Weird Universe Blog — April 7, 2024

Eclectric Oil

Dr. Thomas' Eclectric Oil was widely sold as a cure-all in the second half of the nineteenth century and well into the twentieth. This was even though, as Wikipedia notes, it "mostly contained common ingredients such as turpentine and camphor oil."

Some of the things it supposedly cured included rheumatism, lame backs, sore throats, coughs and colds, throat and lung disease, and asthma. It could even cure "chicken flesh wounds" (see ad below).

Wikipedia notes that the name Eclectric Oil was "likely a portmanteau of the words 'eclectic' and 'electric', alluding to the then-popular belief that electricity had curative powers." Of course, the oil was not electric in any way.


image source: wellcome collection



Canadian Poultry Review - Apr 1926

Posted By: Alex - Sun Apr 07, 2024 - Comments (0)
Category: Patent Medicines, Nostrums and Snake Oil | Nineteenth Century

April 6, 2024

Humanised Trufood

Make sure your food has been humanised...

Daily Telegraph - Jan 28, 1937



Post-Graduate Medical Journal - June 1935

Posted By: Alex - Sat Apr 06, 2024 - Comments (6)
Category: Babies | Food | Advertising | 1930s

April 5, 2024

Miss Gary Cigaret

In 1944, a newspaper in Gary, Indiana held a beauty contest to select a "Miss Gary Cigaret." The public were encouraged to vote, with each vote costing five cents. All the funds raised would be used to send cigarettes to American soldiers.

Over $15,000 was eventually raised, which was able to buy six million cigarettes (or 300,000 packs).

The contest winner, Irene Kuchta, got to model a bathing suit made of cigarettes.

Vidette-Messenger of Porter County - Sep 22, 1944



Windsor Star - Sep 9, 1944

Posted By: Alex - Fri Apr 05, 2024 - Comments (1)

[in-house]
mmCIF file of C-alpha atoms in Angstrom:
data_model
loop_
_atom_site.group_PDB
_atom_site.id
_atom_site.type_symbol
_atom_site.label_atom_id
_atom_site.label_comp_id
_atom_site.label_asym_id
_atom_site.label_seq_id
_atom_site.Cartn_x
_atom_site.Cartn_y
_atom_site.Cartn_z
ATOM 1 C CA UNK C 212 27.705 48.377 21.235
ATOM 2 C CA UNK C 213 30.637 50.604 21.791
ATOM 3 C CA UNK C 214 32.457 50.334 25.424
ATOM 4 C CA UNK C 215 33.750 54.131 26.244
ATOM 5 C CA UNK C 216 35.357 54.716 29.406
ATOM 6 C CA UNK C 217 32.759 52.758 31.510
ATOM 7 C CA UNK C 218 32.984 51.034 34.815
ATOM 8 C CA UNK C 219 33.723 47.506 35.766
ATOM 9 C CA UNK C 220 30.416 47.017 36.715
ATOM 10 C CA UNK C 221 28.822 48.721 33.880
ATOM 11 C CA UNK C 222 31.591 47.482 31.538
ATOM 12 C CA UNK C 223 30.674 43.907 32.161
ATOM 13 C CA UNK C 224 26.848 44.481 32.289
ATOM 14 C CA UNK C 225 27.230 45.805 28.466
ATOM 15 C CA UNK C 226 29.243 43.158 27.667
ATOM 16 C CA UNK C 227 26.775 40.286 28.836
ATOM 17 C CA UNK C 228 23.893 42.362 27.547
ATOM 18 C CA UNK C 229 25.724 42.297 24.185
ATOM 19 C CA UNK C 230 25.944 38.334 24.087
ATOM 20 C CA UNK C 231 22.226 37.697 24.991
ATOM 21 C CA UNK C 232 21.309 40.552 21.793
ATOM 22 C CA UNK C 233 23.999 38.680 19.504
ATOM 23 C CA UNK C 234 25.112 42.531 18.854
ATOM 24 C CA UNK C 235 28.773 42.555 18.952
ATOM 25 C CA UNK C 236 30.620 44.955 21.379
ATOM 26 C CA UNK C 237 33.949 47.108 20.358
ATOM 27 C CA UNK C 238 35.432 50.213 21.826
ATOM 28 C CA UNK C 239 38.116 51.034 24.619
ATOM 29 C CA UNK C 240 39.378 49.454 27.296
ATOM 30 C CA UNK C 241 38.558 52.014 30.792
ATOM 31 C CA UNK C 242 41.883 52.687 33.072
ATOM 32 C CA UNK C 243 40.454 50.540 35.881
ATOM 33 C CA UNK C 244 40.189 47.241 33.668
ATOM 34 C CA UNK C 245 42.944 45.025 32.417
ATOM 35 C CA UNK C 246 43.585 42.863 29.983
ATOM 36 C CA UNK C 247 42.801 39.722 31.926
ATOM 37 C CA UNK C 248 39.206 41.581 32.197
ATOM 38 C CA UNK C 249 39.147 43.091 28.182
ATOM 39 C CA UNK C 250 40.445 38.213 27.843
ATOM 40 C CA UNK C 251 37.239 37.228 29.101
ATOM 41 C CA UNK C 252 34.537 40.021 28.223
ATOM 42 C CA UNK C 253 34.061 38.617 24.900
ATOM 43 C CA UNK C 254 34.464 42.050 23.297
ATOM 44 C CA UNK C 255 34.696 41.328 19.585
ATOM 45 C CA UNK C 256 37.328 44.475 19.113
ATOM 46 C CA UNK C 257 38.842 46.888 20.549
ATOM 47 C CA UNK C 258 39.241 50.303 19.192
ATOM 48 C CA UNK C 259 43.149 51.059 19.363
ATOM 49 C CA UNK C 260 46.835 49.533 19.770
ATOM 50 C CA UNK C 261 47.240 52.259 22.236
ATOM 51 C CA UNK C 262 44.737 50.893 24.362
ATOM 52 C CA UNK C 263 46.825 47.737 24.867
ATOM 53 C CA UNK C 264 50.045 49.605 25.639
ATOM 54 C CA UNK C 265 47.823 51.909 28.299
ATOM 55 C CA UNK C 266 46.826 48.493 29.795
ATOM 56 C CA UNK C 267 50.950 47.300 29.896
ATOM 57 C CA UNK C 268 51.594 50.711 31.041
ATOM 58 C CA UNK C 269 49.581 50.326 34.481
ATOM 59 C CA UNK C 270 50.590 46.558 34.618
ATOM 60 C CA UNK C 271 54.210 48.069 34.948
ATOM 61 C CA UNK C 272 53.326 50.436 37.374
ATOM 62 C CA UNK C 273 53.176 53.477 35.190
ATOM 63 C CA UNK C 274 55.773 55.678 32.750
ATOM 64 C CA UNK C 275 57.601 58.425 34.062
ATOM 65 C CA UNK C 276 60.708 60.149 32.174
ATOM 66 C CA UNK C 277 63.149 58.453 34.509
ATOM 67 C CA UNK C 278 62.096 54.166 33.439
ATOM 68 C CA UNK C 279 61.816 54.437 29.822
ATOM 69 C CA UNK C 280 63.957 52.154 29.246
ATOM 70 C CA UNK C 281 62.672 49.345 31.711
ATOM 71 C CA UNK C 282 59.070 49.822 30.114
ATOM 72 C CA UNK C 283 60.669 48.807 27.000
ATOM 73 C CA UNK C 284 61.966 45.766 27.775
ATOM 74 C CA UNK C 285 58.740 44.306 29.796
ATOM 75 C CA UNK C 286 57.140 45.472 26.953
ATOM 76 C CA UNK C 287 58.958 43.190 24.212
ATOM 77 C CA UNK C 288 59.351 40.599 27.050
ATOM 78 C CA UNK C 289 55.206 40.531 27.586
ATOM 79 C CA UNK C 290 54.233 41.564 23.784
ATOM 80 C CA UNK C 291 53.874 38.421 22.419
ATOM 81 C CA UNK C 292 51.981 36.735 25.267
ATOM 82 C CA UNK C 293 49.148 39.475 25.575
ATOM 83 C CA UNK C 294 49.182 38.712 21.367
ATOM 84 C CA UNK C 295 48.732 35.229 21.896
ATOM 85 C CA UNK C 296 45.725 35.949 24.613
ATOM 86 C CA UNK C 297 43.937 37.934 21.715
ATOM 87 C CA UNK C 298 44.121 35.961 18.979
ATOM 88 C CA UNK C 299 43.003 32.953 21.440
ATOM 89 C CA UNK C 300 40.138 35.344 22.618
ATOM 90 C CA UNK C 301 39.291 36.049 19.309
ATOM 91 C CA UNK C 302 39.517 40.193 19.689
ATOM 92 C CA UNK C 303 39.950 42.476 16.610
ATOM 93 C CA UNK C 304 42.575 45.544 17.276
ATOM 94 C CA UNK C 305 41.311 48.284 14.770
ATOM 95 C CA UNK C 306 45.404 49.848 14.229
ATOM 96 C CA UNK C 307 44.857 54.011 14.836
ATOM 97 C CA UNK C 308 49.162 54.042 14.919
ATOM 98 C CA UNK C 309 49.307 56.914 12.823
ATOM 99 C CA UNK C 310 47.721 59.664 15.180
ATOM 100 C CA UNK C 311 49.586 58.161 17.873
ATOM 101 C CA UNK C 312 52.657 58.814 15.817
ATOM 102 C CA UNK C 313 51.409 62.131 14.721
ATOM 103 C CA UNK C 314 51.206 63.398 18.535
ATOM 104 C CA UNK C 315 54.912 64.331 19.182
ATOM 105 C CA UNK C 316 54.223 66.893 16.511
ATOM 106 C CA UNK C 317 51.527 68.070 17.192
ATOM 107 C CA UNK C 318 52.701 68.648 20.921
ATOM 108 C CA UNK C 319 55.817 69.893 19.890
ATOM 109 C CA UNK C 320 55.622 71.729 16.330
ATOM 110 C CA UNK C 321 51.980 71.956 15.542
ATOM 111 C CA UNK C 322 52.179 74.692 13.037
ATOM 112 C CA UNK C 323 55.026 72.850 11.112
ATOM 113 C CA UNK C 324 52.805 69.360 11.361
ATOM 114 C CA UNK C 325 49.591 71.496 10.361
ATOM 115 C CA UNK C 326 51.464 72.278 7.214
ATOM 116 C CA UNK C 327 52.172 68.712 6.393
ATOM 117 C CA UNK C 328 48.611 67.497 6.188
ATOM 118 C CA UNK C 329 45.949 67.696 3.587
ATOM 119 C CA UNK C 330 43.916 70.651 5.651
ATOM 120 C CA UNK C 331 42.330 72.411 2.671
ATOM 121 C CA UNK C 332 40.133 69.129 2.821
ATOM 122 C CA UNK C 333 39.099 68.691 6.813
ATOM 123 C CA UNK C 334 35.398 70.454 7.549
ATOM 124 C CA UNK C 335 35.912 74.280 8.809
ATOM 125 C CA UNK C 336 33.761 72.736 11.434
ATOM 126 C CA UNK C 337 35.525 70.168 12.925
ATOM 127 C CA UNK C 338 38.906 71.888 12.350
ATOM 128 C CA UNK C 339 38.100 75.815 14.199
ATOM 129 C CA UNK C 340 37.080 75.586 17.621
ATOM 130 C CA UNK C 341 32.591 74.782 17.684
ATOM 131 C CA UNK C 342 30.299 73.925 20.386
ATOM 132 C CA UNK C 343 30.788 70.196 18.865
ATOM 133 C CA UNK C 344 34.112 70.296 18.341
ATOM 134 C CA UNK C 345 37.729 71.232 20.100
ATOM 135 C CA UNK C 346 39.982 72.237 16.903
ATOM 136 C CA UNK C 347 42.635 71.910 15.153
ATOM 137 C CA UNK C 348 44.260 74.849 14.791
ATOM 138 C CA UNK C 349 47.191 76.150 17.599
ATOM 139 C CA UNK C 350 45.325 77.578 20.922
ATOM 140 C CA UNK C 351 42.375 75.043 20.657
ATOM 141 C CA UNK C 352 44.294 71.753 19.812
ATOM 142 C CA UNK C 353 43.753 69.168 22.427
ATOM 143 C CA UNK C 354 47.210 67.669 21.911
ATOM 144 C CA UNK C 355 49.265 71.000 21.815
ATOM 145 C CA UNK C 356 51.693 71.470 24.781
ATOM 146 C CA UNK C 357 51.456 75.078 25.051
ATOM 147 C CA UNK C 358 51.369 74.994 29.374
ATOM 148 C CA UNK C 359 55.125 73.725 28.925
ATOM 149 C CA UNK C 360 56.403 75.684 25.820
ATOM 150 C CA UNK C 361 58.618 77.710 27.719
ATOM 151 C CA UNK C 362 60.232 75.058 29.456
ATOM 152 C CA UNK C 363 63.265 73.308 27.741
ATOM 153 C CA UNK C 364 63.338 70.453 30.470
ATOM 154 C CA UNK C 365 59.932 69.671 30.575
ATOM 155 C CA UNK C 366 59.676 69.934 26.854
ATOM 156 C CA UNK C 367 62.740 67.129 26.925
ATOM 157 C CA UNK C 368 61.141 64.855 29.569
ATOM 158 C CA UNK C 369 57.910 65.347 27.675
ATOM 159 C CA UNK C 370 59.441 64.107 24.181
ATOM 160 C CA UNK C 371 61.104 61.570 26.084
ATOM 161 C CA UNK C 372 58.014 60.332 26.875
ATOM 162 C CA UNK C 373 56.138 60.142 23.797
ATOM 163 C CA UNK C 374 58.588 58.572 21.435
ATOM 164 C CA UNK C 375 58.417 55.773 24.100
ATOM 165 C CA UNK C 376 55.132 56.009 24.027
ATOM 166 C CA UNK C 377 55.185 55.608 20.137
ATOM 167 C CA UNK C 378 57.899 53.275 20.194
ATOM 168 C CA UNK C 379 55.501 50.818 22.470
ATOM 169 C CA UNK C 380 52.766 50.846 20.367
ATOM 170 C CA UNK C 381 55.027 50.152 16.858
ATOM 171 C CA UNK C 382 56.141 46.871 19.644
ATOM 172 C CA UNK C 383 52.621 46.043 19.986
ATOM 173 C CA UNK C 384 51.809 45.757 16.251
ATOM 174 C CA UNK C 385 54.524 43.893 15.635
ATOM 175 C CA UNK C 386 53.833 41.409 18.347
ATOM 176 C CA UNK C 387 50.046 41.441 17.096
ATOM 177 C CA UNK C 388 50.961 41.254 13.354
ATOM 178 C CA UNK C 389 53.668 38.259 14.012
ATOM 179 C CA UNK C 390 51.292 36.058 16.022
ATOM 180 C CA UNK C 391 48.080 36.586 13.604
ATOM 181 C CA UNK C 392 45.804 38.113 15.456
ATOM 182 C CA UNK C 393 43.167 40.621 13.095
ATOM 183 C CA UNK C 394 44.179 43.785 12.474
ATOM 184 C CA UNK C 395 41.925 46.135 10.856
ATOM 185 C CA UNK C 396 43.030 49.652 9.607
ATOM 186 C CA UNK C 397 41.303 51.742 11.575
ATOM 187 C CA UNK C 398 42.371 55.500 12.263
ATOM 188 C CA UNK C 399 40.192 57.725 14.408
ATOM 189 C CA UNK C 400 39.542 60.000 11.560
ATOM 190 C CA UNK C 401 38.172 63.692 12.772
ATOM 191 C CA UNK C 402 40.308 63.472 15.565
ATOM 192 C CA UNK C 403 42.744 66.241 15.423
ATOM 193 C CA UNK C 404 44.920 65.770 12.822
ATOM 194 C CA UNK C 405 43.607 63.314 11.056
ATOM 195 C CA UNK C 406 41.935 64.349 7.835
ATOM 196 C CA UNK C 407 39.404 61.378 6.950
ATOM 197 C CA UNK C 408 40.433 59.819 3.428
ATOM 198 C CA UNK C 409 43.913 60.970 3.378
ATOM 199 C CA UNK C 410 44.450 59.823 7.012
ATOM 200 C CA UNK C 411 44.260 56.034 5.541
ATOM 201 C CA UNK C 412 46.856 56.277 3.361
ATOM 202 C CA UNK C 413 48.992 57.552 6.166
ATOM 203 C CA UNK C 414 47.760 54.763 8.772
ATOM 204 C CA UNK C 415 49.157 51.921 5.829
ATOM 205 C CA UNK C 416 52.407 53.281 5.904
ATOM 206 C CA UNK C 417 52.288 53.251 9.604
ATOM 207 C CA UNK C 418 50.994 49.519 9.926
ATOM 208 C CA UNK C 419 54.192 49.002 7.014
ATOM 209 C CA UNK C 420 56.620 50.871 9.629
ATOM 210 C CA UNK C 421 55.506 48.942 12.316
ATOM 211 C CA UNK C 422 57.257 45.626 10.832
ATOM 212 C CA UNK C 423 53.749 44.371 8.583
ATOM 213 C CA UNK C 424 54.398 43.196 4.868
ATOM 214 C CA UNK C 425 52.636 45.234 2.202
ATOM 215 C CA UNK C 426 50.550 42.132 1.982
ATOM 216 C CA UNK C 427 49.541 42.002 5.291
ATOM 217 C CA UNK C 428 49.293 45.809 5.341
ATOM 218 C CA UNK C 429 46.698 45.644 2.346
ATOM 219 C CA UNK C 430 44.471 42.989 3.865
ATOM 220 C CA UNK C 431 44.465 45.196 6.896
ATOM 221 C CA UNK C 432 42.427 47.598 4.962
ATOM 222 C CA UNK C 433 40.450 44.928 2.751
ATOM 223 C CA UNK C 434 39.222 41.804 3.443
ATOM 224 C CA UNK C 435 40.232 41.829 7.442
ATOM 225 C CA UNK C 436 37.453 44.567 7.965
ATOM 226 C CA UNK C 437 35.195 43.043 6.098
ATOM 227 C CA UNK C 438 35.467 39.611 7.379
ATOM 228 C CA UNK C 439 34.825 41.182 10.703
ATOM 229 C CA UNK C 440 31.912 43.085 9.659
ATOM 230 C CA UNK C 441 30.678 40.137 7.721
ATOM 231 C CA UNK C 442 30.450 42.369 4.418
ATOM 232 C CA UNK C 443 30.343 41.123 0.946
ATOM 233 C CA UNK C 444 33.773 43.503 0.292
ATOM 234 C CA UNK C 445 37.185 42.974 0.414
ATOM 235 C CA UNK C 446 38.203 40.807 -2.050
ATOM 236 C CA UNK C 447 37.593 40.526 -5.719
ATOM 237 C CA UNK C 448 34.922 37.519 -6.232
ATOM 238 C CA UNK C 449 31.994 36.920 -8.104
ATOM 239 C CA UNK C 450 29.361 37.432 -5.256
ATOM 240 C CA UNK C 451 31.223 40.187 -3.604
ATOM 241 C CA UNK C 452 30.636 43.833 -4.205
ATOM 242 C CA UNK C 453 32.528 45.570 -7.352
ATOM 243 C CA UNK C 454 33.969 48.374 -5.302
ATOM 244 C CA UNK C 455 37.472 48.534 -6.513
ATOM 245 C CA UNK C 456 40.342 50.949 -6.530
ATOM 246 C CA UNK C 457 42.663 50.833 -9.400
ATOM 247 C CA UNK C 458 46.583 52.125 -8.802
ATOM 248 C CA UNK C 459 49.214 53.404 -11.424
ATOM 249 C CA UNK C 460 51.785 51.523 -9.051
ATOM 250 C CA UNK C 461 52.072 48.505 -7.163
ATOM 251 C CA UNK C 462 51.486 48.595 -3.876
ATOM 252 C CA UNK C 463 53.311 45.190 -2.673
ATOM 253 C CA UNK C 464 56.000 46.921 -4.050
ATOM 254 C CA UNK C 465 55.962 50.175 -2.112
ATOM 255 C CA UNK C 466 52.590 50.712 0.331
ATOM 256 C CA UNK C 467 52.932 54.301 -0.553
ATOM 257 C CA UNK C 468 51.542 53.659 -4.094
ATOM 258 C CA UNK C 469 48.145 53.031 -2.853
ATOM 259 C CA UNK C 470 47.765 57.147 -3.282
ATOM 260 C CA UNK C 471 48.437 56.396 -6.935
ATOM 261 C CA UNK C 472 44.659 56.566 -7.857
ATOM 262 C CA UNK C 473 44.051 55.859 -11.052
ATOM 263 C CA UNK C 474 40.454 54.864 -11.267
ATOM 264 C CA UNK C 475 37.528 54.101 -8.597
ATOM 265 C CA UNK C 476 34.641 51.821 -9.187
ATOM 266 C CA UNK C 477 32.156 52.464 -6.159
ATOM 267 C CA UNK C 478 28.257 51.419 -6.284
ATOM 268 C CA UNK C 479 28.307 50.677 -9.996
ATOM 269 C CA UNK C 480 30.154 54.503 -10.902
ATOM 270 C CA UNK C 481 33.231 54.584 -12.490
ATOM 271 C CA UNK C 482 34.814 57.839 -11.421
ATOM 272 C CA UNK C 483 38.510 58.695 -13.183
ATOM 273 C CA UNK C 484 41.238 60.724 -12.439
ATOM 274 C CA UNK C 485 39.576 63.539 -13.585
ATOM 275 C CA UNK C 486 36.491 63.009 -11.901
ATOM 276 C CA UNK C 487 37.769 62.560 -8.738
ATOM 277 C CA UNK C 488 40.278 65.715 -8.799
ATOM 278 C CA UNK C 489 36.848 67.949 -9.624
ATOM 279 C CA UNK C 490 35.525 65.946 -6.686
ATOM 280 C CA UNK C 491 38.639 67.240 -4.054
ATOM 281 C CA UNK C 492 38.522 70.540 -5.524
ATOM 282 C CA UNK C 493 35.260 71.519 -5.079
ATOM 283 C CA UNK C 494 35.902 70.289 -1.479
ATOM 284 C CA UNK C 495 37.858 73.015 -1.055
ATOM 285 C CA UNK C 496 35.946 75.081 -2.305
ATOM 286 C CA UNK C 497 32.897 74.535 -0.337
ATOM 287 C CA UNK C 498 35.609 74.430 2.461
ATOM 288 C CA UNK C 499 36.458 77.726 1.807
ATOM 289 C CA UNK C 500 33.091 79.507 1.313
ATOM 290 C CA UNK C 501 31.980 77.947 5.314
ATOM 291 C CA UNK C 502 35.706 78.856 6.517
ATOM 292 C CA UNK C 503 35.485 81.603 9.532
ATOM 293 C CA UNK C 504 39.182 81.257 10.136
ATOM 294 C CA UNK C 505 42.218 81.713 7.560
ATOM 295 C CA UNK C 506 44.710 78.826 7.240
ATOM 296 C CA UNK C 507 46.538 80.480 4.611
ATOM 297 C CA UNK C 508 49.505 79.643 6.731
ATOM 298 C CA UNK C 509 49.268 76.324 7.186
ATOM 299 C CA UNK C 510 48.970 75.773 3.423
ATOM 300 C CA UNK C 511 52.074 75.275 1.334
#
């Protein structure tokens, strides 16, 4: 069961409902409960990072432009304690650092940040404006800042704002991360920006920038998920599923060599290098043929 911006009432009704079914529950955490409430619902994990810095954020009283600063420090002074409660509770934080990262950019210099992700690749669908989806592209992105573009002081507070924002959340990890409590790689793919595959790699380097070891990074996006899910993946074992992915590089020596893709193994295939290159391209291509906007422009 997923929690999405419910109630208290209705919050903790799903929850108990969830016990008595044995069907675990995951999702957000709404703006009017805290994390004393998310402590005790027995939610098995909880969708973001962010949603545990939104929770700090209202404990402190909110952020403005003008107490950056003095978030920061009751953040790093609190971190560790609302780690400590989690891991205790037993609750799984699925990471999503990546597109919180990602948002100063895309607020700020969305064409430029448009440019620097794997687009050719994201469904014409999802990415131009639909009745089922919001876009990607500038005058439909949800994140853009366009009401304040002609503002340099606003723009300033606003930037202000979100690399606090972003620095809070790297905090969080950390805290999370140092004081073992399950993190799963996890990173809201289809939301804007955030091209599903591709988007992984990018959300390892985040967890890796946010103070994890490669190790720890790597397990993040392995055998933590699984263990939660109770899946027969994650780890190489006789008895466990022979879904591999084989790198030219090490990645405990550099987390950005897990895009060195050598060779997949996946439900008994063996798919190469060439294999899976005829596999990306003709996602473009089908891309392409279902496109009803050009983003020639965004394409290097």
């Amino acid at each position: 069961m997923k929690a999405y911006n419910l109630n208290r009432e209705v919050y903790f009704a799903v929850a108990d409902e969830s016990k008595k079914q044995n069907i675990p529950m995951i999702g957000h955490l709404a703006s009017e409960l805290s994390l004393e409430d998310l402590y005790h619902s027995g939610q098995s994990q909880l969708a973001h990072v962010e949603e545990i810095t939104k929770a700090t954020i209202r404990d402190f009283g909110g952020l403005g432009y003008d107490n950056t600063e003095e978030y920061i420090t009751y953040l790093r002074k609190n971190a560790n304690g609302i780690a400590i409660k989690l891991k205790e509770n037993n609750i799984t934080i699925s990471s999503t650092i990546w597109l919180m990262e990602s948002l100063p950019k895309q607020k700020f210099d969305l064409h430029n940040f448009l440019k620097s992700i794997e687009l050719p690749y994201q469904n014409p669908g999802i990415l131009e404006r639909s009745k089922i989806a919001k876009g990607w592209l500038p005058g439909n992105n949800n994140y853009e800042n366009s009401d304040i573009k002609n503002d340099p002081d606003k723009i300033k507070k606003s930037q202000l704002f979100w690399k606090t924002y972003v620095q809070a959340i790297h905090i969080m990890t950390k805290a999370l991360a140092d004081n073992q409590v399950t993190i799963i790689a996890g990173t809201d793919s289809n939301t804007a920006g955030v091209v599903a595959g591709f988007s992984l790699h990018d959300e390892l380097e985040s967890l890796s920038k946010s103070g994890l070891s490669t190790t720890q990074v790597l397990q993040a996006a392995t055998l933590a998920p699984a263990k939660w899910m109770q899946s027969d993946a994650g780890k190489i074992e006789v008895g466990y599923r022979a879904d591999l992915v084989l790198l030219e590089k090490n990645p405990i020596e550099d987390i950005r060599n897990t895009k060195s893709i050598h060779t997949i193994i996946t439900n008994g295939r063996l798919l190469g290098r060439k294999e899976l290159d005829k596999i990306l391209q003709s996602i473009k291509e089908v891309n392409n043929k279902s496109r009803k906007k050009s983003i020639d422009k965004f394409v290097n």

Category: Awards, Prizes, Competitions and Contests | Fashion | Smoking and Tobacco | 1940s

Ornamental Ash Tray

The entire patent, figure and text, is given below. How I wish the inventor had gone on at length about his design.





Posted By: Paul - Fri Apr 05, 2024 - Comments (0)
Category: Obscenity | Patents | Smoking and Tobacco | 1940s

April 4, 2024

By 2531 everyone in Japan will be named Sato

Japanese demographics professor Hiroshi Yoshida has warned that by 2531 everyone in Japan will have the last name 'Sato'.

Why? Because a) Sato is the most common last name in Japan, and b) Japanese law requires that married couples use the same last name. Because Japanese women almost always take their husband's name, this means that the surname 'Sato' is slowly crowding out all other names.

From the Guardian:

According to Yoshida’s calculations, the proportion of Japanese named Sato increased 1.0083 times from 2022 to 2023. Assuming the rate remains constant and there is no change to the law on surnames, around half of the Japanese population will have that name in 2446, rising to 100% in 2531.

The Think Name Project is promoting Professor Yoshida's research as a way to gain support for ending Japan's law requiring couples to have the same surname.

More info: spoon-tamago.com/

Posted By: Alex - Thu Apr 04, 2024 - Comments (3)
Category: Odd Names | Predictions | Science | Asia

Follies of the Madmen #591

It's hard to remember a time when Lambchop could serve as a role model. Certainly the puppet was abetted by Shari Lewis being so gorgeous.

Posted By: Paul - Thu Apr 04, 2024 - Comments (0)
Category: Puppets and Automatons | Advertising | Children | Twentieth Century

April 3, 2024

Journal of Universal Rejection

Similar in spirit to the Society for the Prevention of Progress.


via Book of Joe

Posted By: Alex - Wed Apr 03, 2024 - Comments (1)
Category: Magazines | Success & Failure

The Language and Music of the Wolves

Don't play this while your dog is listening!

The first video is Redford's speech; the second is the calls.






Posted By: Paul - Wed Apr 03, 2024 - Comments (1)
Category: Animals | Vinyl Albums and Other Media Recordings | 1970s | Cacophony, Dissonance, White Noise and Other Sonic Assaults

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All original content in posts is Copyright © 2016 by the author of the post, which is usually either Alex Boese ("Alex"), Paul Di Filippo ("Paul"), or Chuck Shepherd ("Chuck"). All rights reserved. The banner illustration at the top of this page is Copyright © 2008 by Rick Altergott.

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